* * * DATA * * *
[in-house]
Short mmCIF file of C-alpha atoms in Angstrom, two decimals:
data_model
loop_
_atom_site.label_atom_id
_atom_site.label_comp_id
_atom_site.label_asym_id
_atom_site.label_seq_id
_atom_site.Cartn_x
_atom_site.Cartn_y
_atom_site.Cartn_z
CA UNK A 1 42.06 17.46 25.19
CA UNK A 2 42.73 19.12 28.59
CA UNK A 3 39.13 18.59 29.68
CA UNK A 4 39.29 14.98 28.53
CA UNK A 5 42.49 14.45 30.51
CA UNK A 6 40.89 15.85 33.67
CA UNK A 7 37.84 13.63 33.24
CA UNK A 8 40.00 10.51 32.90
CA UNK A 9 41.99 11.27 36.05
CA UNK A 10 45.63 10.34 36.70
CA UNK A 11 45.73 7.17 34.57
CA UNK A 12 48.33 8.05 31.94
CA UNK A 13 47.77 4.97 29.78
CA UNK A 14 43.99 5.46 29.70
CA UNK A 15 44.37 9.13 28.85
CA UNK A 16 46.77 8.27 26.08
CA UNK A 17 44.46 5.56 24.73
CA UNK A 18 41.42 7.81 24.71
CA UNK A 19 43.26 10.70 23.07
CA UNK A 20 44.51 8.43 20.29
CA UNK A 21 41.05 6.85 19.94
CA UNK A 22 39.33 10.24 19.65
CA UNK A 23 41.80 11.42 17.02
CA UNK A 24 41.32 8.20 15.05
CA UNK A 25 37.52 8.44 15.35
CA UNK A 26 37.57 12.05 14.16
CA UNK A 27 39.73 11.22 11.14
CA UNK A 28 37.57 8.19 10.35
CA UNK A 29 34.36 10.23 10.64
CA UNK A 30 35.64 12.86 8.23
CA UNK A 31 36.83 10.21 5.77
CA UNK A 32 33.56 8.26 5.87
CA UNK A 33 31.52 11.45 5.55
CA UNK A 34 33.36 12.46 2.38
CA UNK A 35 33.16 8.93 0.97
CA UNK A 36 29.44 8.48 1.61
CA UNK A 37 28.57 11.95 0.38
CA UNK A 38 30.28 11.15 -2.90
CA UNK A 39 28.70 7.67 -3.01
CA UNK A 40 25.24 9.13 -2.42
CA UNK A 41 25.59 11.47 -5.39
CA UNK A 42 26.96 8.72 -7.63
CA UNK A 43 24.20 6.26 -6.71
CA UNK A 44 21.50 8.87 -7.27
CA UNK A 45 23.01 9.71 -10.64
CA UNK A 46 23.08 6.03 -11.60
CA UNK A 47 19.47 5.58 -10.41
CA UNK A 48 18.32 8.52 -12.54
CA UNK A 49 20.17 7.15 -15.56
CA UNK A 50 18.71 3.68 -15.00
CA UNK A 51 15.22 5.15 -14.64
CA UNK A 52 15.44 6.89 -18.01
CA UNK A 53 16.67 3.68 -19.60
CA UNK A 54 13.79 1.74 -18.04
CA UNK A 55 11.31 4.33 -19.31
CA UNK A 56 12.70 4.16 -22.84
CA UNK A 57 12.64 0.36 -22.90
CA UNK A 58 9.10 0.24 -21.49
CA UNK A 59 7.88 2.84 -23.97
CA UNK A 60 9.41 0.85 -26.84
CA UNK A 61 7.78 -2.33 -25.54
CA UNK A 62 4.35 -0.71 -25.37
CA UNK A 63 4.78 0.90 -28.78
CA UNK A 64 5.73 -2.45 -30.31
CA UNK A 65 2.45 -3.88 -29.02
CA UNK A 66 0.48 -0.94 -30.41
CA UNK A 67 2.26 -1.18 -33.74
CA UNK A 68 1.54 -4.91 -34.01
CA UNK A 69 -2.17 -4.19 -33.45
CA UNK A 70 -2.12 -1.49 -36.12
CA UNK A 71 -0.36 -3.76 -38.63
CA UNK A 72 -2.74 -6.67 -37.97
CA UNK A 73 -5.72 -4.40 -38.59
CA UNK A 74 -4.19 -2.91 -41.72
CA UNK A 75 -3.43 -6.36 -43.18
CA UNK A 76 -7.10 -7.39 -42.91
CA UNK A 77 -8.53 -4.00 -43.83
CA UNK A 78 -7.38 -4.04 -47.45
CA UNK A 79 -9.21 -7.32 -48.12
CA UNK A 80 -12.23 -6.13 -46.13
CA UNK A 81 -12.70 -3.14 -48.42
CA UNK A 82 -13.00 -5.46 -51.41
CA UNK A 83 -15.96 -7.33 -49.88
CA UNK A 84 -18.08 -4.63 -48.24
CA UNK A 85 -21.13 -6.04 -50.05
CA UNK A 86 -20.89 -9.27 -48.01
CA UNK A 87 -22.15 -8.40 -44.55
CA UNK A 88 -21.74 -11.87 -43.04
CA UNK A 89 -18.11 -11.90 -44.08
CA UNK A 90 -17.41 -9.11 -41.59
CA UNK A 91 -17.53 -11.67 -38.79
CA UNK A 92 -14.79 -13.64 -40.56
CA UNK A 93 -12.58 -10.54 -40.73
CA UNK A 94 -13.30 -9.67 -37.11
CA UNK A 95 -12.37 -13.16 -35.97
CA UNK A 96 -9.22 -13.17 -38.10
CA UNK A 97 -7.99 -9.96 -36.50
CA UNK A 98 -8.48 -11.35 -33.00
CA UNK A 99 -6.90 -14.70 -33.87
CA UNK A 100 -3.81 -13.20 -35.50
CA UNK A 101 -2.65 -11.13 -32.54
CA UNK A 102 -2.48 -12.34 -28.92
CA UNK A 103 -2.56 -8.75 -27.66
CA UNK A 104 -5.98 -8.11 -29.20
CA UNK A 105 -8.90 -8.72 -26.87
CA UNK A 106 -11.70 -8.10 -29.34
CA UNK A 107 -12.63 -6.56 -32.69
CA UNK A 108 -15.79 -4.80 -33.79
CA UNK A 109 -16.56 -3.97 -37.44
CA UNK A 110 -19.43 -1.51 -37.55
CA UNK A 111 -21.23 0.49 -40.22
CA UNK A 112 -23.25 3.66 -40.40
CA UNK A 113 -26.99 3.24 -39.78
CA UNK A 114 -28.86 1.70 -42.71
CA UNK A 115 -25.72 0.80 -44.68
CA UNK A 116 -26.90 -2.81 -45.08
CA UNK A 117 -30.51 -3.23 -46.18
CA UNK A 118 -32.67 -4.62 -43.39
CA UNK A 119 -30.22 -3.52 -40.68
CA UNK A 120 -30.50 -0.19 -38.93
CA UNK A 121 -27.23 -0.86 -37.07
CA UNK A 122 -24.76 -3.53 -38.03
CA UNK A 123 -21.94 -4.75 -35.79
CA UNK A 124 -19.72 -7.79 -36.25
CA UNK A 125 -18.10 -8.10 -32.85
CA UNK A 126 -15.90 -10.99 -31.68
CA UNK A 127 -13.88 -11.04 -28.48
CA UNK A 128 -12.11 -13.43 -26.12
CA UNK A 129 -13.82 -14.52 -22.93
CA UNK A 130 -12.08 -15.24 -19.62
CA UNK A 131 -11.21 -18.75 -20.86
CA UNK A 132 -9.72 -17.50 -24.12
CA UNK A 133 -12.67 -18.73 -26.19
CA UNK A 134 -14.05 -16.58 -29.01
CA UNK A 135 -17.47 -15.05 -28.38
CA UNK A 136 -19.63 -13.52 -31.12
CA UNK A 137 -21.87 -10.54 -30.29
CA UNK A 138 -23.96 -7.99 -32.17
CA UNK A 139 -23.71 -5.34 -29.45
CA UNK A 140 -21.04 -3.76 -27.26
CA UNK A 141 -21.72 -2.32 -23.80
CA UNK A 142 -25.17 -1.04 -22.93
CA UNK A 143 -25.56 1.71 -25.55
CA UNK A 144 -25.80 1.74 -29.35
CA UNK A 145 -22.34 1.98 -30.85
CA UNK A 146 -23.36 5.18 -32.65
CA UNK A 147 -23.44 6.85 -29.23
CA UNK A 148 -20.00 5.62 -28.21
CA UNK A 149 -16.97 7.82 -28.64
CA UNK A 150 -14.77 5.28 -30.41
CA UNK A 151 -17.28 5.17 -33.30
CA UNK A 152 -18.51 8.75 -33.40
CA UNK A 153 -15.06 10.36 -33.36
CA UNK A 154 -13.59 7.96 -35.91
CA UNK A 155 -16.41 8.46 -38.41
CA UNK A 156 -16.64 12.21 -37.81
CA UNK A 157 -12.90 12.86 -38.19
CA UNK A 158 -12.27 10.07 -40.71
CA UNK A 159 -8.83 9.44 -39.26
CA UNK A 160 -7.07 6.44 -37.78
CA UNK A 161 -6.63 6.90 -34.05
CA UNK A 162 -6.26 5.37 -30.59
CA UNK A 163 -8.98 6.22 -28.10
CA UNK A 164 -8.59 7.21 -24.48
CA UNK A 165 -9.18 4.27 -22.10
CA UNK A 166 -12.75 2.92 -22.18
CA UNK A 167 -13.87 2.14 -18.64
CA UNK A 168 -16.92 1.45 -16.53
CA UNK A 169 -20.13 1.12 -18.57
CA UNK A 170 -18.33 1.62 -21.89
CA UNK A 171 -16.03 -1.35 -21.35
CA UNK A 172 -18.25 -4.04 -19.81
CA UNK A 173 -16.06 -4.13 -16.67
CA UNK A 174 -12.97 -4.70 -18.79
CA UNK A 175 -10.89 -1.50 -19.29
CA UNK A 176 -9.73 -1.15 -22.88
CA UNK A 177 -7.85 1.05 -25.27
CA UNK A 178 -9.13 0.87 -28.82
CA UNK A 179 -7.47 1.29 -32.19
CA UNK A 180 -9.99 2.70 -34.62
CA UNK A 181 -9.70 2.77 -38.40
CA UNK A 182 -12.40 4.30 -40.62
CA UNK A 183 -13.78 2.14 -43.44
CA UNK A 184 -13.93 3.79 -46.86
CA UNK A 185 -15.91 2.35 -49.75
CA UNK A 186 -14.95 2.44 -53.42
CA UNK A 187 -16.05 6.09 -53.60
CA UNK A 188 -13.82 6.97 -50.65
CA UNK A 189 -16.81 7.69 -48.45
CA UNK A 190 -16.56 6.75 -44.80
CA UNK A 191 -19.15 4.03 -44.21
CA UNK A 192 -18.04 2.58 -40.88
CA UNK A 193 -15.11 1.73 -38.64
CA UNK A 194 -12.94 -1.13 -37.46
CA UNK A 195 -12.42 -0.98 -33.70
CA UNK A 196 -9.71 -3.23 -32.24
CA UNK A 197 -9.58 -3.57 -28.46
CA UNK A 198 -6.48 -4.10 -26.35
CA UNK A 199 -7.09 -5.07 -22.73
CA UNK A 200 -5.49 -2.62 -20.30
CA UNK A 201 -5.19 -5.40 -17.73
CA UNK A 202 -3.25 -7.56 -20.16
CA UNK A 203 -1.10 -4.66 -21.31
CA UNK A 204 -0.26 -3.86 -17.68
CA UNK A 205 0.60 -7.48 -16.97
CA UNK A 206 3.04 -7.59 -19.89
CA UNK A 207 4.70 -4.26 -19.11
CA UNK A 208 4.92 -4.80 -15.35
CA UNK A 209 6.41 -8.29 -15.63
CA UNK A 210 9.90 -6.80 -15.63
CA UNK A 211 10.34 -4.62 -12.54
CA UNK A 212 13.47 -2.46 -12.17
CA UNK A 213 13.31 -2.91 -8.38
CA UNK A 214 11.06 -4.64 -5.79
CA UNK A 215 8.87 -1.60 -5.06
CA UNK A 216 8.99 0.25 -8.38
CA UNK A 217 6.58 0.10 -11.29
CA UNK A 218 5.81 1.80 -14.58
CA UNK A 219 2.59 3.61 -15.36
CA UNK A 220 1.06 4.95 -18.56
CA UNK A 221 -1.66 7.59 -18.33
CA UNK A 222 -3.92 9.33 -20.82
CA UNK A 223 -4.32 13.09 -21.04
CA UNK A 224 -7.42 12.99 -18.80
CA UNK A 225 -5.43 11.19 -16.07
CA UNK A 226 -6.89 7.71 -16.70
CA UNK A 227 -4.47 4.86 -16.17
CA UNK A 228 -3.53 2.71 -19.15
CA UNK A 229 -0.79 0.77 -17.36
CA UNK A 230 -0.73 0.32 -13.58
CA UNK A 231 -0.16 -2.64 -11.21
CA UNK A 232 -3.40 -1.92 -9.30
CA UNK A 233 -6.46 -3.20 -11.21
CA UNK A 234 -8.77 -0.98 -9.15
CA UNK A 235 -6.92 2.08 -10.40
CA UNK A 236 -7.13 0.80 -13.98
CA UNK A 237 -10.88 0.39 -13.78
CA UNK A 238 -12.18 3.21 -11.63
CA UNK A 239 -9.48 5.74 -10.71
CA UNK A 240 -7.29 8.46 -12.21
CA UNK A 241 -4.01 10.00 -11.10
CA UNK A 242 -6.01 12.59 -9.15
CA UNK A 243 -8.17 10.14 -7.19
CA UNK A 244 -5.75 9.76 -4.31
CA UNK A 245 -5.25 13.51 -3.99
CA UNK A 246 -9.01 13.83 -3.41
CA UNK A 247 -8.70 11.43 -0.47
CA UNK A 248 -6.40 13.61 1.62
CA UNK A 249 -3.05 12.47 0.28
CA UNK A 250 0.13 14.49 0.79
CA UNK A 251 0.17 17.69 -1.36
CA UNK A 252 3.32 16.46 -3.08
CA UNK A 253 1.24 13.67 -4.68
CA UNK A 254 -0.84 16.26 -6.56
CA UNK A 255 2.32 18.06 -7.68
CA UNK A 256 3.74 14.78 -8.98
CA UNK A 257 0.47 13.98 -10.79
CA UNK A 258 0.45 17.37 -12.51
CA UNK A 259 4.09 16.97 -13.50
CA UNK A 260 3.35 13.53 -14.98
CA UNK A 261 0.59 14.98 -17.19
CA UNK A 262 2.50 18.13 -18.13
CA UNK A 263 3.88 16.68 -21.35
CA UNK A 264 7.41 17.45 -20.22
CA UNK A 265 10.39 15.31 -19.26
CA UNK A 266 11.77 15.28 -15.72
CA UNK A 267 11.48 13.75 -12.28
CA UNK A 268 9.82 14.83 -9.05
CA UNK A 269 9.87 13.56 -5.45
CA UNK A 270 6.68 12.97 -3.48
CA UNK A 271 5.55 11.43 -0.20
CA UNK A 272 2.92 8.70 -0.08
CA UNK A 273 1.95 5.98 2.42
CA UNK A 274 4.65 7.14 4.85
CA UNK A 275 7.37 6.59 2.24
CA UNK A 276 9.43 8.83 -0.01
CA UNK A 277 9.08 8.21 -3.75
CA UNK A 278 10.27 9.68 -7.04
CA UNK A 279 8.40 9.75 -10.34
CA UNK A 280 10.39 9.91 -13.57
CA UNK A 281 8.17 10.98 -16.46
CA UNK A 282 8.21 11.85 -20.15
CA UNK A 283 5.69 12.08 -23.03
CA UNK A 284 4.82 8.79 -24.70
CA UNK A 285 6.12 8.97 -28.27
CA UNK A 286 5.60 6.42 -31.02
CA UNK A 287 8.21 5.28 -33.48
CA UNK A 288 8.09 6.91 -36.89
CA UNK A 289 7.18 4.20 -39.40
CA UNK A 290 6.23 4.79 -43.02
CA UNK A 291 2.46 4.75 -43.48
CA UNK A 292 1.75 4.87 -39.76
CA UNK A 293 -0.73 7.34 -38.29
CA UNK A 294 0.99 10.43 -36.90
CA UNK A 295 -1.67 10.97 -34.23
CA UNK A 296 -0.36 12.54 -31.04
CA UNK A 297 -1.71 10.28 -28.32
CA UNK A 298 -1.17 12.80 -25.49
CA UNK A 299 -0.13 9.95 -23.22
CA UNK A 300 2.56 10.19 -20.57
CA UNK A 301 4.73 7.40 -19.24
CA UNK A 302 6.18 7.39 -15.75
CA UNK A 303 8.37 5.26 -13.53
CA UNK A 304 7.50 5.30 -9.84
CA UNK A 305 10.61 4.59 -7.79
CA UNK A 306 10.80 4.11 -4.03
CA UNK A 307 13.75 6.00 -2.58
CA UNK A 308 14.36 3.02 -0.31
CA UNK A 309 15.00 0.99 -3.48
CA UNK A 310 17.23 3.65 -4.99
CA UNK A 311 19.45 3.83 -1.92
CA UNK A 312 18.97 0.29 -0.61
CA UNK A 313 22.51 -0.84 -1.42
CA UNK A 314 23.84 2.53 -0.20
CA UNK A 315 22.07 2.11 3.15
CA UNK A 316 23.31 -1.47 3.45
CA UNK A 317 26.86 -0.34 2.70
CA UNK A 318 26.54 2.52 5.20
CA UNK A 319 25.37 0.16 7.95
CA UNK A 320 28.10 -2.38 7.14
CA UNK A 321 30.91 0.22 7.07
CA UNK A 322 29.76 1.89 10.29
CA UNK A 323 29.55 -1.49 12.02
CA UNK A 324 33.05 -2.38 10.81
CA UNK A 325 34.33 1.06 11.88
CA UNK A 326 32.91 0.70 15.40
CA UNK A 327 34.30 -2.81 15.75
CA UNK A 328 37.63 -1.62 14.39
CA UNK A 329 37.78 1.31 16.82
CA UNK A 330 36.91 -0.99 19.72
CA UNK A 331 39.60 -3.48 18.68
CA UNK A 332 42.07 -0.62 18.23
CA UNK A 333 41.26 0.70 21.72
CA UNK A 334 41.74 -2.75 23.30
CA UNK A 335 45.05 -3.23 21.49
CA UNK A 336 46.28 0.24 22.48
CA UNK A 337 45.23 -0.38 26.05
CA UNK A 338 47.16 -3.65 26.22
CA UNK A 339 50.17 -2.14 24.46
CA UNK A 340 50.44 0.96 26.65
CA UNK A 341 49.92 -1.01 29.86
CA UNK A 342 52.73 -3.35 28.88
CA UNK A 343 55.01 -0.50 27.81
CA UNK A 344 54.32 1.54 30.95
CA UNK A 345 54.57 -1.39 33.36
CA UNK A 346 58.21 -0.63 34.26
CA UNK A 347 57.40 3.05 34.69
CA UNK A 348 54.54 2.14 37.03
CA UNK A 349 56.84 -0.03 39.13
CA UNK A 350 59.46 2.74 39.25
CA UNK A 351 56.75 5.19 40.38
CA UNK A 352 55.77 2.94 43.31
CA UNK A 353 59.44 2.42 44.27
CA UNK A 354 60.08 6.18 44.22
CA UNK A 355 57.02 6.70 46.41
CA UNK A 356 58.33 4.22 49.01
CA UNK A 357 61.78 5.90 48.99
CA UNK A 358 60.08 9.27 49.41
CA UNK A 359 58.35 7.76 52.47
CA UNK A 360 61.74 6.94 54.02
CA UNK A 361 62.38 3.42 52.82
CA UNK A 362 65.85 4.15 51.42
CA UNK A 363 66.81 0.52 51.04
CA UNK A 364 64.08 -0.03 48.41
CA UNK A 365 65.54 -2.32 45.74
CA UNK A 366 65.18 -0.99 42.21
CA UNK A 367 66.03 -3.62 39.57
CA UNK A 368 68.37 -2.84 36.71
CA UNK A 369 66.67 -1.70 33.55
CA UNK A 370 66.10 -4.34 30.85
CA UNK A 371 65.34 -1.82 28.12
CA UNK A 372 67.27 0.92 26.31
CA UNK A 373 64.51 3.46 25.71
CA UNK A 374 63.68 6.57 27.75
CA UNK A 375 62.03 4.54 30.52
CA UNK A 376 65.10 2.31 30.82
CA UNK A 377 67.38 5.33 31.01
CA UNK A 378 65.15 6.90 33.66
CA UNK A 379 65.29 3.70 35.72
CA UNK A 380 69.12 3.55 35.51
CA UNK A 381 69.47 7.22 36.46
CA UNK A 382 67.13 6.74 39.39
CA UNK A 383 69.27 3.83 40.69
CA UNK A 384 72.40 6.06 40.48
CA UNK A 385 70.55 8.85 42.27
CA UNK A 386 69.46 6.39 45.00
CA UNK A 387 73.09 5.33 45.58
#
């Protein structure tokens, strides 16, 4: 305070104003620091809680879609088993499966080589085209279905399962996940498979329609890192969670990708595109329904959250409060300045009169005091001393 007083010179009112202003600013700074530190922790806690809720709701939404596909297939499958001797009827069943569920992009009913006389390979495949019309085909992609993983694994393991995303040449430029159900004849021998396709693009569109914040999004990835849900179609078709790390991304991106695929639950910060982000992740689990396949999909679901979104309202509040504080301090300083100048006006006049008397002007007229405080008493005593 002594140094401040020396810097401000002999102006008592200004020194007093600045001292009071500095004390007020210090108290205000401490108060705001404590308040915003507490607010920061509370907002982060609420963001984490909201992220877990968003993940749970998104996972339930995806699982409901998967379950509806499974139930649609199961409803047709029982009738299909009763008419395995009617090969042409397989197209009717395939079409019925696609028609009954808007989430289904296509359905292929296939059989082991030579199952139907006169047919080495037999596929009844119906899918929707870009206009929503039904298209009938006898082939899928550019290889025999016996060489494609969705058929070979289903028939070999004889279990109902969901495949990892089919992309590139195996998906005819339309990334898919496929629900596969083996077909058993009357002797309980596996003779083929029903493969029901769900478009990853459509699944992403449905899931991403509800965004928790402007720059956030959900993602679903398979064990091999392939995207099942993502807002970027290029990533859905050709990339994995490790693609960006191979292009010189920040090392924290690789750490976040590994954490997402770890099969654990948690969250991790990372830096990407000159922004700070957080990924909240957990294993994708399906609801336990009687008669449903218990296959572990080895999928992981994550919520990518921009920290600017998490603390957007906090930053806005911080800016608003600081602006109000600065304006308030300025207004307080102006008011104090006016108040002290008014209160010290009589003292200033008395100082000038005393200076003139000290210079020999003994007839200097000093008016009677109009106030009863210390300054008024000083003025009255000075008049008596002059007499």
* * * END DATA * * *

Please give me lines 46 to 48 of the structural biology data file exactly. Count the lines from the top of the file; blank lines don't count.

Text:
CA UNK A 35 33.16 8.93 0.97
CA UNK A 36 29.44 8.48 1.61
CA UNK A 37 28.57 11.95 0.38